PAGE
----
Science is reductionist in its approach to finding the ultimate building block. The smallest thing in nature, matter. Let us call that matter a thing. Eastern philosophy calls it Anu, the nearest equivalent in science being atom. Now, even atom has been reduced to protons, neutrons, quarks and leptrons. It still has not found the smallest. There is a problem however in that the sub atomic particles that make up the smallest particle, which is atom, appears to be some form of energy.

Mathematicians have calculated that 99.99percent of an atom is empty space, or NO THING. Since atoms make up every THING, 99.99 percent of everything including us human beings, is also empty space, or NO THING.

The appearing and disappearing nature of sub atomic particles is called ANITHYAM meaning, impermanence in the Eastern philosophical systems. In other words, since the smallest particle of matter is impermanent and the atom itself consists of such impermanent particles, even the atom is impermanent. In other words, every thing that is seen as matter appears for verification by our senses only when there is a perceiver. If there is no perceiver, there is no matter.

In Capra’s book I first understood this principle and the difference between Subject and Object. Since object is impermanent, the philosophical systems call all matter as MAYA or illusion, or NO THING.

Since our body/mind/intellect complex is also objectifiable, it cannot be the Subject. The mistake we make is in identifying the subject with the object and considering that the I is the body/mind/intellect complex, which we have seen as NO THING.

Then, what is the Subject? It is obviously the I, the perceiver. Eastern philosophical systems insist on dis-covering the real I. The method is meditation. In meditation, one can find that stillness, or the witness, which is again, NO THING.

The NO THING is called Emptiness (Shunyatha) in Buddhism and Limitlessness (Brahman) in Vedanta. This is what I meant when I said that they are two sides of the same coin. One uses a positive and the other the negative. The Yin and the Yang or the Male and Female principle.

Have I caused enough confusion? It is NOTHING but intellectual kite flying.

In other words, I am NOTHING. So are you.

Is it your dream life?

There is a wonderful blog called A Deaf Mom Shares Her World which I strongly recommend to all.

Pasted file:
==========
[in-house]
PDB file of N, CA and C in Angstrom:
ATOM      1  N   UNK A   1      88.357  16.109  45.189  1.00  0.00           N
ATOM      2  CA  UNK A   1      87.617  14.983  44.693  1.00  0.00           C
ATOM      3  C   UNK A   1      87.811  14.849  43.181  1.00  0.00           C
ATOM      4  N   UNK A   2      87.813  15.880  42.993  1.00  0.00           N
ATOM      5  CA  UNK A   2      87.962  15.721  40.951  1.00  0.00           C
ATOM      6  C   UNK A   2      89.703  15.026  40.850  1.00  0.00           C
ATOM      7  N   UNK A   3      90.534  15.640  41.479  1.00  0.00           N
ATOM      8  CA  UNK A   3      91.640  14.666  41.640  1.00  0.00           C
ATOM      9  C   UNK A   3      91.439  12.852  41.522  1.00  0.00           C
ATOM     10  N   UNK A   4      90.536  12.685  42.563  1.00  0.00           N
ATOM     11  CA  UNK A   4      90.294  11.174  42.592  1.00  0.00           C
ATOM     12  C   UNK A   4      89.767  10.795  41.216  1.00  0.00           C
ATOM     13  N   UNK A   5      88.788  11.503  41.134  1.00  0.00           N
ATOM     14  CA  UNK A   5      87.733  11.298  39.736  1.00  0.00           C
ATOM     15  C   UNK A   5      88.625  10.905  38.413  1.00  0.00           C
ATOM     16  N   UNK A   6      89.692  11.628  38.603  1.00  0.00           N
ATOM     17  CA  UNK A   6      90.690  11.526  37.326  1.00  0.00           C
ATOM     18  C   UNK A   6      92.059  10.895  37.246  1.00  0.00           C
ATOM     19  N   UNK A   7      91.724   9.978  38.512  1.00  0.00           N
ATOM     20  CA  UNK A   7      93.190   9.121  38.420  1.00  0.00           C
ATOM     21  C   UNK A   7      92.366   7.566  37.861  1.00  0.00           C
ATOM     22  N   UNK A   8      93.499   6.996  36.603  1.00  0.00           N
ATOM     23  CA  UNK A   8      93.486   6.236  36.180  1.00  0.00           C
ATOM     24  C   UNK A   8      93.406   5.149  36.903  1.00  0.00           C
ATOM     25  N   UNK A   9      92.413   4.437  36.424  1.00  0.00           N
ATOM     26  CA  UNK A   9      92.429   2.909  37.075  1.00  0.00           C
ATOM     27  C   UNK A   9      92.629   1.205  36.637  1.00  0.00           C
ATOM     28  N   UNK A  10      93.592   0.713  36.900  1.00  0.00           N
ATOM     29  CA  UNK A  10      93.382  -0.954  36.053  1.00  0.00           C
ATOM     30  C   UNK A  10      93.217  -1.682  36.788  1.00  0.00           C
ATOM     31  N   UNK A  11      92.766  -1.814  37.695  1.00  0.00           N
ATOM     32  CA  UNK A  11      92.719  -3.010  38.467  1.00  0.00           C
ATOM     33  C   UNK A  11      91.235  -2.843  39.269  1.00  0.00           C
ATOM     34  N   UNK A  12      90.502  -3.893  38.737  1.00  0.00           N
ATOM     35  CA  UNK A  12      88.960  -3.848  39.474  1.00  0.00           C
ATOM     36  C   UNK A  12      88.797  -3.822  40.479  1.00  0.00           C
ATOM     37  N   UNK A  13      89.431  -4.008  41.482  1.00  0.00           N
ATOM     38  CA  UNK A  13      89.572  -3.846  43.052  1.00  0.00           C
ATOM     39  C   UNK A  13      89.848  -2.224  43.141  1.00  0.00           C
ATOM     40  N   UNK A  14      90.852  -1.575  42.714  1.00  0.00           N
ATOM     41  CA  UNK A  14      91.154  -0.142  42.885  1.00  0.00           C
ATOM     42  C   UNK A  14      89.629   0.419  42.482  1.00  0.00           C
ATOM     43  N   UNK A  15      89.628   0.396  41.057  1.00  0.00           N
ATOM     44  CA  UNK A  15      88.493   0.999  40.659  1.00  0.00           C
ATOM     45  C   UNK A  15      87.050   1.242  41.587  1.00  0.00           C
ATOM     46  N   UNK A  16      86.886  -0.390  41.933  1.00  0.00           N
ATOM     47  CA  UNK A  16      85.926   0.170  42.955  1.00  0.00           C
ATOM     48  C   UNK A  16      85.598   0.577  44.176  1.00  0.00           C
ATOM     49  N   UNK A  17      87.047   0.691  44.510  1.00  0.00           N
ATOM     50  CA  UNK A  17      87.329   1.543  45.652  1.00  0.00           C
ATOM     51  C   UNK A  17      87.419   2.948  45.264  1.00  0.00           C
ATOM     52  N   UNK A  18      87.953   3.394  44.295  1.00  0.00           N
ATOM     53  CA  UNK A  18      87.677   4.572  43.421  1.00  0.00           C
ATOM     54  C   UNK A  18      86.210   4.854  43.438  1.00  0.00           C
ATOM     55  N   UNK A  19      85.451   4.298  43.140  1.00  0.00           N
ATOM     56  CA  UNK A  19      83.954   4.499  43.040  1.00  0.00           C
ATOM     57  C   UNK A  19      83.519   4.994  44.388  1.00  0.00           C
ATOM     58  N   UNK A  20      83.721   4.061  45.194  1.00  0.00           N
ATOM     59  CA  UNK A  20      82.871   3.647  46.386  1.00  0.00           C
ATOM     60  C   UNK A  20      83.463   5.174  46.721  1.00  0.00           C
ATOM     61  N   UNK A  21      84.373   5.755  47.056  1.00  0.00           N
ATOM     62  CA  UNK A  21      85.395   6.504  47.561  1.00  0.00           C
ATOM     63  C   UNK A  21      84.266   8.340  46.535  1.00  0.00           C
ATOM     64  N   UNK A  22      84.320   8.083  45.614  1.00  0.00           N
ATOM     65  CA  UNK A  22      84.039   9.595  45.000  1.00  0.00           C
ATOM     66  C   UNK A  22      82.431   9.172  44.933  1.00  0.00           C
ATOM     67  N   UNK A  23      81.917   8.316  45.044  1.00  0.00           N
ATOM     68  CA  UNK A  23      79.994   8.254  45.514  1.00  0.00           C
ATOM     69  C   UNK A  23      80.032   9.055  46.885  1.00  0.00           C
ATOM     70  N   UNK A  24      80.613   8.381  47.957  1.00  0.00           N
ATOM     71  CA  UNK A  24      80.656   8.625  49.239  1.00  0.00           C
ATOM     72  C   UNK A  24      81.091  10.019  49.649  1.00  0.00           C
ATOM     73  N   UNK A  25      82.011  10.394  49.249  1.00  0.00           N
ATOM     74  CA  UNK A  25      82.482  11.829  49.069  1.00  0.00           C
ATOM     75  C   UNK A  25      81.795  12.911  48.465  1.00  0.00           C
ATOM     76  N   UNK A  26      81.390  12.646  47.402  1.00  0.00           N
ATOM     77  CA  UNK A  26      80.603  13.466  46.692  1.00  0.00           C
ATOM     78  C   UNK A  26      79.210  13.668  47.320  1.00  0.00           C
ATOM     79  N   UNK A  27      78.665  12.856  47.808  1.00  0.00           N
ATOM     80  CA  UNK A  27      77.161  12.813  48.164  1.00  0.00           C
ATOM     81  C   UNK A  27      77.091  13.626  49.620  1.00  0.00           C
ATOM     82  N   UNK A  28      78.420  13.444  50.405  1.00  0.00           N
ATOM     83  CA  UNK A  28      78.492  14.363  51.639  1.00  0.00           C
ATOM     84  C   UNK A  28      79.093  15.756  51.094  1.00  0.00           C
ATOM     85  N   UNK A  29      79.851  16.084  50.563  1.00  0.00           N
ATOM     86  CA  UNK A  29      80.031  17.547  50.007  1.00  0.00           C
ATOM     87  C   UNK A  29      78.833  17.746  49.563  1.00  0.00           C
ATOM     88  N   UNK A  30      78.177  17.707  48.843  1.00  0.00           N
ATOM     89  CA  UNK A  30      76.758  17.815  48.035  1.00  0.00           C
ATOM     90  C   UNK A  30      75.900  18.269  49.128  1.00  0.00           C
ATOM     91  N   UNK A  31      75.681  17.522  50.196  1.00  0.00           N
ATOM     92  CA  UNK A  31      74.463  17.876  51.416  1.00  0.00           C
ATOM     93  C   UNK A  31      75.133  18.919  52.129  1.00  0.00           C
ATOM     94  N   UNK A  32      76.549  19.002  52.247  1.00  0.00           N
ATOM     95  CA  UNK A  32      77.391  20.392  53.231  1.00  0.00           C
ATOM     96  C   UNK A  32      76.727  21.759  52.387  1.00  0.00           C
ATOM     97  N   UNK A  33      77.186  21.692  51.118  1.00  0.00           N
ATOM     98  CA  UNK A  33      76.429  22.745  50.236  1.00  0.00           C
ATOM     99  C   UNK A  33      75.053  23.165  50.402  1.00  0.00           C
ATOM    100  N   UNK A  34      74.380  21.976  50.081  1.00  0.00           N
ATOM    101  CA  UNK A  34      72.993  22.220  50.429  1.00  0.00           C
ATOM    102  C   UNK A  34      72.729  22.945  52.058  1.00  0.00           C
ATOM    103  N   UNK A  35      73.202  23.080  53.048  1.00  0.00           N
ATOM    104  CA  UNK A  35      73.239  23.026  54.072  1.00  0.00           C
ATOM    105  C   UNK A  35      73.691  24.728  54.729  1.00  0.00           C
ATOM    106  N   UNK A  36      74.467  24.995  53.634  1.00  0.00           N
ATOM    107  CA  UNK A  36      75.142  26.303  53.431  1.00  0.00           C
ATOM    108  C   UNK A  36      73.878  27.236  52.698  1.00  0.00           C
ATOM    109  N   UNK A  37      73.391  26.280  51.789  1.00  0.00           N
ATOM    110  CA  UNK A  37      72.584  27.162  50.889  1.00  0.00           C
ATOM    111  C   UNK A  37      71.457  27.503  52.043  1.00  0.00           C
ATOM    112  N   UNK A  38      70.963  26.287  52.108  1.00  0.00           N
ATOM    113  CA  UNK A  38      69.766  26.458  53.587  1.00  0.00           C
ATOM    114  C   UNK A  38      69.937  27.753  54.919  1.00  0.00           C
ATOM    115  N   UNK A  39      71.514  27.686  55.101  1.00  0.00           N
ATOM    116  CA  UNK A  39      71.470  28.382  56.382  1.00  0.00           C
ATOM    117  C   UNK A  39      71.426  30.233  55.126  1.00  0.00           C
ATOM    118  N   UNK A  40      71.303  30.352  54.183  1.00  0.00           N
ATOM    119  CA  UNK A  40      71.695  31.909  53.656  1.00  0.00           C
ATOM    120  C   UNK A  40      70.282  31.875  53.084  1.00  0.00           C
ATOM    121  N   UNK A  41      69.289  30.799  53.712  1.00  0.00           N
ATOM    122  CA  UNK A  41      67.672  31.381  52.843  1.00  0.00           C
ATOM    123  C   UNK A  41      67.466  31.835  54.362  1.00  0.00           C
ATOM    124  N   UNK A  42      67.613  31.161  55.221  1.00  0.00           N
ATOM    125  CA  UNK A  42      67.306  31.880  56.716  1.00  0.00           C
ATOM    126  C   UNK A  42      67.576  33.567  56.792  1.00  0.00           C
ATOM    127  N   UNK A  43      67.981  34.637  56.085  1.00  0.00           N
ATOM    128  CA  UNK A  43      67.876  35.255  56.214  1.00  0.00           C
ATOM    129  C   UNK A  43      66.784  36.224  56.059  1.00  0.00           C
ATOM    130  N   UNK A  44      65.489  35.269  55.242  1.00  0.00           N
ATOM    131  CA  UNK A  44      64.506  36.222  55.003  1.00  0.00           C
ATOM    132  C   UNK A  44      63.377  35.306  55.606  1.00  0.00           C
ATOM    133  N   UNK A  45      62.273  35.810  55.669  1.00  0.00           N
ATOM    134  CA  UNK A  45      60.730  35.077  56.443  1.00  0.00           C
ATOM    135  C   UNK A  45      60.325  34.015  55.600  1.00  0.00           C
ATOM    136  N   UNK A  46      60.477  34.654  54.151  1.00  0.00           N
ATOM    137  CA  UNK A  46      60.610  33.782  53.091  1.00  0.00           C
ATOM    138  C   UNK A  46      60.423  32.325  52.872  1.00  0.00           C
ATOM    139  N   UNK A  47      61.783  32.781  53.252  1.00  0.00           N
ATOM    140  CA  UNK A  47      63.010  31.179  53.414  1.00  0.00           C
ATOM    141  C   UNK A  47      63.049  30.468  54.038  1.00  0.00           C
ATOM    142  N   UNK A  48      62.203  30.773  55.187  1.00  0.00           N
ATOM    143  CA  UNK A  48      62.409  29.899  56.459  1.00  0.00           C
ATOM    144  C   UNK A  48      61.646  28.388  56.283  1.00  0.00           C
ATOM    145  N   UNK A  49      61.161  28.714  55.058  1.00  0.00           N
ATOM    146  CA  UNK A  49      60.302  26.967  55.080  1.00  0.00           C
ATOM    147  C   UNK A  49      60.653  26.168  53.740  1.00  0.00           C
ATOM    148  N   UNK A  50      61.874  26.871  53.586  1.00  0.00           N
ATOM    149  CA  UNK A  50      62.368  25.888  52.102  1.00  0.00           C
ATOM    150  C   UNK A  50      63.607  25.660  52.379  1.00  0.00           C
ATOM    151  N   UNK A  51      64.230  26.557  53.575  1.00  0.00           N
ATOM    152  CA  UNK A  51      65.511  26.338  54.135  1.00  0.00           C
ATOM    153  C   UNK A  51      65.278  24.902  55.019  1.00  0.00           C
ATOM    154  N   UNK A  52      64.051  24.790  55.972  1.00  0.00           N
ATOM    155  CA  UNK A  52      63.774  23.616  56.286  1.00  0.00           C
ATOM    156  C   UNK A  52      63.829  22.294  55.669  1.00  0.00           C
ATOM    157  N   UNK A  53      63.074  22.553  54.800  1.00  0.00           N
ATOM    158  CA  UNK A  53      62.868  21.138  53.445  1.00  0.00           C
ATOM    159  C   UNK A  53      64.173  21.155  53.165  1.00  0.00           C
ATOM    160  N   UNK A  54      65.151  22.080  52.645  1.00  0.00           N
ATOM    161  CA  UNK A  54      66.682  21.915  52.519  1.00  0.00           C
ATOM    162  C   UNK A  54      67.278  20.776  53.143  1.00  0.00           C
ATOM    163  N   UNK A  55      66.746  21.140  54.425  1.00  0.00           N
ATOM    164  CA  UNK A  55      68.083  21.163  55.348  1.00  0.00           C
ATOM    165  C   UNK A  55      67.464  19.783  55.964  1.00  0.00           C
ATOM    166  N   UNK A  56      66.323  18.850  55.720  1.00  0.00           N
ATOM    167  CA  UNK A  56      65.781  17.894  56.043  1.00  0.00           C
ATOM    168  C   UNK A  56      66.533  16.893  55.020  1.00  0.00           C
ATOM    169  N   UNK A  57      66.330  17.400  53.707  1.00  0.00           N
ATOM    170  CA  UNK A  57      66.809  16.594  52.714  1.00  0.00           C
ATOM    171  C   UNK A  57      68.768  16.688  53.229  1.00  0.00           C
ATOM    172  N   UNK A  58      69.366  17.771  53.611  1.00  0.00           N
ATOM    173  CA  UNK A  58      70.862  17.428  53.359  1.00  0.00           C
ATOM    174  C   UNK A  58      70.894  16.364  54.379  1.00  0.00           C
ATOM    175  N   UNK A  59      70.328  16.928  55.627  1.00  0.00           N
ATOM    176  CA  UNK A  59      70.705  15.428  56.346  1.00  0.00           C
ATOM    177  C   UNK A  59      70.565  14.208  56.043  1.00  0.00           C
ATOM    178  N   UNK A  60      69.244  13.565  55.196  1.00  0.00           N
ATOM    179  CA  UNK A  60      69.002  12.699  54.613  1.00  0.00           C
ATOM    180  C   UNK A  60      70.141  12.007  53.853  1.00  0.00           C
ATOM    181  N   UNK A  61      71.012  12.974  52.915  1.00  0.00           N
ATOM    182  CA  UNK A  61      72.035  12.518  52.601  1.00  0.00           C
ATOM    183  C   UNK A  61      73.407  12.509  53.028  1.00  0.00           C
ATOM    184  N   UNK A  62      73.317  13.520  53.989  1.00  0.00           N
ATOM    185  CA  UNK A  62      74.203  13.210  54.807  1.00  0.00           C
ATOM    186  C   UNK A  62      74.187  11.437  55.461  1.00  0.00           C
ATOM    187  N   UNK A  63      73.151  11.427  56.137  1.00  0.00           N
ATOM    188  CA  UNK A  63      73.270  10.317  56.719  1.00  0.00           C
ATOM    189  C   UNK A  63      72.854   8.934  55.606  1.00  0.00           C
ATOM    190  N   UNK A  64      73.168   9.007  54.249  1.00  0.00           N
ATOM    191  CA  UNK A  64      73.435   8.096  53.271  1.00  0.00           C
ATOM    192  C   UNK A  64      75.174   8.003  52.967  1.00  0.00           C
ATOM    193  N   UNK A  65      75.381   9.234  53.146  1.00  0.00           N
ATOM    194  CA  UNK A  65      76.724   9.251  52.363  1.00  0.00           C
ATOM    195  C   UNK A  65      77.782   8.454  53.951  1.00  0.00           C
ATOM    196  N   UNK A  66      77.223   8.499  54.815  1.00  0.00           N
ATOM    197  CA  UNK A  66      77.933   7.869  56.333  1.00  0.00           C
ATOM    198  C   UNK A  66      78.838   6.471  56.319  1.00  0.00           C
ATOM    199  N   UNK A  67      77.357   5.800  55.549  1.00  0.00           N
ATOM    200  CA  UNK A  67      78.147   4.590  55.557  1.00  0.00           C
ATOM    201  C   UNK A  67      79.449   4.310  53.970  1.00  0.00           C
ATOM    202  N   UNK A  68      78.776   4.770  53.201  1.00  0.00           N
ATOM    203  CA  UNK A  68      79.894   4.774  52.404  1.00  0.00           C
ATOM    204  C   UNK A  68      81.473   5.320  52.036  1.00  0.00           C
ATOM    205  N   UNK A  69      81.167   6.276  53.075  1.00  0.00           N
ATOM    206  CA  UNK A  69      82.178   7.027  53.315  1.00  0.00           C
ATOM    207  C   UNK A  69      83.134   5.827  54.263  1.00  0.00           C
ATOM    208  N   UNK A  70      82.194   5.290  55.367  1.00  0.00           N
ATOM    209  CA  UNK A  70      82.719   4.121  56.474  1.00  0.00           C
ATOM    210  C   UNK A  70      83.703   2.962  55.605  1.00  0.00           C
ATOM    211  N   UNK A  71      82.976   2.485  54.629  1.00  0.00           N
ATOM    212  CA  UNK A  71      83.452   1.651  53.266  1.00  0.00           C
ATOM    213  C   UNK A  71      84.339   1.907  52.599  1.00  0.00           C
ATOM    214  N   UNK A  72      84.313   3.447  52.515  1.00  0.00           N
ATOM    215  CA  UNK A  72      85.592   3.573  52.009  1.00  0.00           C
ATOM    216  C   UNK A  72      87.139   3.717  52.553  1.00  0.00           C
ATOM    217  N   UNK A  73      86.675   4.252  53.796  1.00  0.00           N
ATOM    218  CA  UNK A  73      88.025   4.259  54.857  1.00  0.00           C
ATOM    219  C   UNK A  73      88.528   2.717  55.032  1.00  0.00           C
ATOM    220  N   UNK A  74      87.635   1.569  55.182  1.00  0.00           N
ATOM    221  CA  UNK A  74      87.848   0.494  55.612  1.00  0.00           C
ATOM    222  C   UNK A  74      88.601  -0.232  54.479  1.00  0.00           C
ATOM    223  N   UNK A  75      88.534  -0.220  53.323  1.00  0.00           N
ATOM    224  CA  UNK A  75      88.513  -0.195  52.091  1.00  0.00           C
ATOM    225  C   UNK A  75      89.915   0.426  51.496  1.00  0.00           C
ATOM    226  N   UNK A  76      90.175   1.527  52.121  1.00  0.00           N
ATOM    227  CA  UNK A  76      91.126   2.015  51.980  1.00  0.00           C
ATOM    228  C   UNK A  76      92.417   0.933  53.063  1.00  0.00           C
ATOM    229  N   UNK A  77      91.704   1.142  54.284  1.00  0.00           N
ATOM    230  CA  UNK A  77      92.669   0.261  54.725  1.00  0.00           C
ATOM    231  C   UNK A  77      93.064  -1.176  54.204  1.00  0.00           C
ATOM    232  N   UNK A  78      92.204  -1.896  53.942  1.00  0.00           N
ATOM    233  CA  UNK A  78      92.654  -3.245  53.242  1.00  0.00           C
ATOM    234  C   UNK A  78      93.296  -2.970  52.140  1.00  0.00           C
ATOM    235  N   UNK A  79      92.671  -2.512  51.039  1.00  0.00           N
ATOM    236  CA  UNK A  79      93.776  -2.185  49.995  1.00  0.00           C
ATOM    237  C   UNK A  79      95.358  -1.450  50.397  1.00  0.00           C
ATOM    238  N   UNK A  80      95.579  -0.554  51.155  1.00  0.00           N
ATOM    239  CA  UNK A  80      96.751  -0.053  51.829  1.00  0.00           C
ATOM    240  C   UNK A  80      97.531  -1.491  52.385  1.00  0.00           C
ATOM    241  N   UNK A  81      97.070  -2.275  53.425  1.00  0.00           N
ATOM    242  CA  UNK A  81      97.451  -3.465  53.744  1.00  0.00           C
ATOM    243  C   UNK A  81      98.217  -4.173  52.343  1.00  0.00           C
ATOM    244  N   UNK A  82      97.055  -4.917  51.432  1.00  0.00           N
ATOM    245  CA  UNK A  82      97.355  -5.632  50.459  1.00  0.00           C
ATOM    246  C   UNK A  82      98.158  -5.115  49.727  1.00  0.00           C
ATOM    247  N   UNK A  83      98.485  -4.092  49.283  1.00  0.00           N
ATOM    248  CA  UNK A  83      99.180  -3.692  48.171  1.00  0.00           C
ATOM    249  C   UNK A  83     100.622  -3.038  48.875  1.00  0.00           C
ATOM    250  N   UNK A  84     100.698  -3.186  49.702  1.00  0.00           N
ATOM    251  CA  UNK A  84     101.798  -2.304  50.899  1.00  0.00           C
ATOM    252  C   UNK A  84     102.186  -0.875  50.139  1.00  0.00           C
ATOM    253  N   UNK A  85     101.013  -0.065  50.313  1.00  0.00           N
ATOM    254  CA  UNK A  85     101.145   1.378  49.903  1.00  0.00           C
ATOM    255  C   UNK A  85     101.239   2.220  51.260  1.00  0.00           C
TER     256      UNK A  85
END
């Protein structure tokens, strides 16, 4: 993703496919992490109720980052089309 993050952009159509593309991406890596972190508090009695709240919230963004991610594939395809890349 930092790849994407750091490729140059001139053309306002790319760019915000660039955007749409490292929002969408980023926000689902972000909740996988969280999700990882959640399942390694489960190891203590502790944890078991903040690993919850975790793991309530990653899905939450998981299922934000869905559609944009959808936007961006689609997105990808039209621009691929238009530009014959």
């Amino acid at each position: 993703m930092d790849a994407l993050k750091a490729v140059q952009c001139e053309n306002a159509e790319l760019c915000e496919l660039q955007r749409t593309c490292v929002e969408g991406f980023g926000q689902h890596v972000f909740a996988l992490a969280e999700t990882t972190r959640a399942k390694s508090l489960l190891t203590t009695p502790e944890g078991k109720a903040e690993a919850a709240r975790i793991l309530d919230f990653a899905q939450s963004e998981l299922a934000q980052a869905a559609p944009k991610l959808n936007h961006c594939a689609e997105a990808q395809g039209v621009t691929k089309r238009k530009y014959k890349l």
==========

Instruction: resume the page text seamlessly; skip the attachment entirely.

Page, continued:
This blog is full of such amazing stories about a family of deaf people and what they do.

In the latest blog, the blogger asks the question “Are you living your dream life?
In my comment on her blog I said “I am a Vedantin from India. What you probably know as a Hindu. For Vedantins, life itself is a dream. It is unreal. What you probably know as Maya or inaccurately translated as illusion. In Eastern religions, there is no substance to this life and it is but a dream. This has now been kind of supported by modern physicists like Fritjof Capra. So, to your specific query, Yes, my life is a dream!”
A Zen Master tells his students that he had a dream in which he was flitting around like a butterfly. Since he woke up he has been unable to decide whether he is the master who dreamed about the butterfly or if he was the butterfly dreaming that he was the master with the students.
Eastern traditions, religions and philosophy are full of such amazing insights that one can get completely lost in a life long study. That is what happens to Sanyasis and Monks in the Eastern traditions.

In the Indian tradition, the training in such matters start from the time of the individual’s student days called the Brahmacharya Ashrama, continues during his householder days called the Grahasthashrama Ashrama, takes serious contours during his retirement days called the Vanaprastha Ashrama and culminates in his total withdrawl from society days called the Sanyasa Ashrama. While, from every stage one could jump into the last stage under the express approval of Rishis who satisfy themselves that the individual has no other responsibilities, normally, the individual experienced a full and rich life before the full time pursuit of matters spiritual.

Perhaps my answer to the blogger should have then been “As a Vedantin, my dream is to become a Sanyasi and I am on the path. I am now in the Grahastha Ashrama stage due to circumstances beyond my control, but I have every hope of moving to the other two Ashramas.” In all honesty, I cannot tell her that I am not living the life of a Grahastha as a Brahmachary dreams of.

Would she have understood it? Do you, dear reader?